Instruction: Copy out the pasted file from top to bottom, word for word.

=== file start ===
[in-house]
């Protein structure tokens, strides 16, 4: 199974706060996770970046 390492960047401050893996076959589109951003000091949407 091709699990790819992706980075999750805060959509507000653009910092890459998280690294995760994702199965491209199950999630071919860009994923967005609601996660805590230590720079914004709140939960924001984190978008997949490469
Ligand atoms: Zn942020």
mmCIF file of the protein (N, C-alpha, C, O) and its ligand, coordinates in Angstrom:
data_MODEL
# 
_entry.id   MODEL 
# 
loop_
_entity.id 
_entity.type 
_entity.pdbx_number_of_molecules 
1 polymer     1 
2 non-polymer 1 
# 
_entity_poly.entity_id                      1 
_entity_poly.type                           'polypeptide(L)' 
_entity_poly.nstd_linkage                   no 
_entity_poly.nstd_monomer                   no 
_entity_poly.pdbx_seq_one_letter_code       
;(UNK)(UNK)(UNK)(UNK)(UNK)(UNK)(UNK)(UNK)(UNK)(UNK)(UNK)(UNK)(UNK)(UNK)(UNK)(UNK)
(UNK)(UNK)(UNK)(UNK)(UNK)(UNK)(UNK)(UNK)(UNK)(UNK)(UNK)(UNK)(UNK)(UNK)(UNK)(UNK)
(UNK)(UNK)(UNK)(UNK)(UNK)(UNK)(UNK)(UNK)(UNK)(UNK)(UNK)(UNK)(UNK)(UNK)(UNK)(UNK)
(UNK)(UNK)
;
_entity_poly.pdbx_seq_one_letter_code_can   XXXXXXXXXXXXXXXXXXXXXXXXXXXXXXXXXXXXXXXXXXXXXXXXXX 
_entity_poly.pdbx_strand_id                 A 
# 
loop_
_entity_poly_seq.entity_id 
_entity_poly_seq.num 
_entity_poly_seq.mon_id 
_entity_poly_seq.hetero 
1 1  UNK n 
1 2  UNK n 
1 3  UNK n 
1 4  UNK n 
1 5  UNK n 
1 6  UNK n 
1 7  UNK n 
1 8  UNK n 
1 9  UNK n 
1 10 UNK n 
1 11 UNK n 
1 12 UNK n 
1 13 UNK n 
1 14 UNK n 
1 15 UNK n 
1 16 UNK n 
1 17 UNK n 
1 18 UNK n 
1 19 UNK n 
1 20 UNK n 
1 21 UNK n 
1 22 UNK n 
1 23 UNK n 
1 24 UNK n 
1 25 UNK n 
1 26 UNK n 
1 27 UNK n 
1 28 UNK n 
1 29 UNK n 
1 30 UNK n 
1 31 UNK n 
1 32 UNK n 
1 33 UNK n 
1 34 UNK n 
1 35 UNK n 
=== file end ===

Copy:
[in-house]
């Protein structure tokens, strides 16, 4: 199974706060996770970046 390492960047401050893996076959589109951003000091949407 091709699990790819992706980075999750805060959509507000653009910092890459998280690294995760994702199965491209199950999630071919860009994923967005609601996660805590230590720079914004709140939960924001984190978008997949490469
Ligand atoms: Zn942020």
mmCIF file of the protein (N, C-alpha, C, O) and its ligand, coordinates in Angstrom:
data_MODEL
# 
_entry.id   MODEL 
# 
loop_
_entity.id 
_entity.type 
_entity.pdbx_number_of_molecules 
1 polymer     1 
2 non-polymer 1 
# 
_entity_poly.entity_id                      1 
_entity_poly.type                           'polypeptide(L)' 
_entity_poly.nstd_linkage                   no 
_entity_poly.nstd_monomer                   no 
_entity_poly.pdbx_seq_one_letter_code       
;(UNK)(UNK)(UNK)(UNK)(UNK)(UNK)(UNK)(UNK)(UNK)(UNK)(UNK)(UNK)(UNK)(UNK)(UNK)(UNK)
(UNK)(UNK)(UNK)(UNK)(UNK)(UNK)(UNK)(UNK)(UNK)(UNK)(UNK)(UNK)(UNK)(UNK)(UNK)(UNK)
(UNK)(UNK)(UNK)(UNK)(UNK)(UNK)(UNK)(UNK)(UNK)(UNK)(UNK)(UNK)(UNK)(UNK)(UNK)(UNK)
(UNK)(UNK)
;
_entity_poly.pdbx_seq_one_letter_code_can   XXXXXXXXXXXXXXXXXXXXXXXXXXXXXXXXXXXXXXXXXXXXXXXXXX 
_entity_poly.pdbx_strand_id                 A 
# 
loop_
_entity_poly_seq.entity_id 
_entity_poly_seq.num 
_entity_poly_seq.mon_id 
_entity_poly_seq.hetero 
1 1  UNK n 
1 2  UNK n 
1 3  UNK n 
1 4  UNK n 
1 5  UNK n 
1 6  UNK n 
1 7  UNK n 
1 8  UNK n 
1 9  UNK n 
1 10 UNK n 
1 11 UNK n 
1 12 UNK n 
1 13 UNK n 
1 14 UNK n 
1 15 UNK n 
1 16 UNK n 
1 17 UNK n 
1 18 UNK n 
1 19 UNK n 
1 20 UNK n 
1 21 UNK n 
1 22 UNK n 
1 23 UNK n 
1 24 UNK n 
1 25 UNK n 
1 26 UNK n 
1 27 UNK n 
1 28 UNK n 
1 29 UNK n 
1 30 UNK n 
1 31 UNK n 
1 32 UNK n 
1 33 UNK n 
1 34 UNK n 
1 35 UNK n 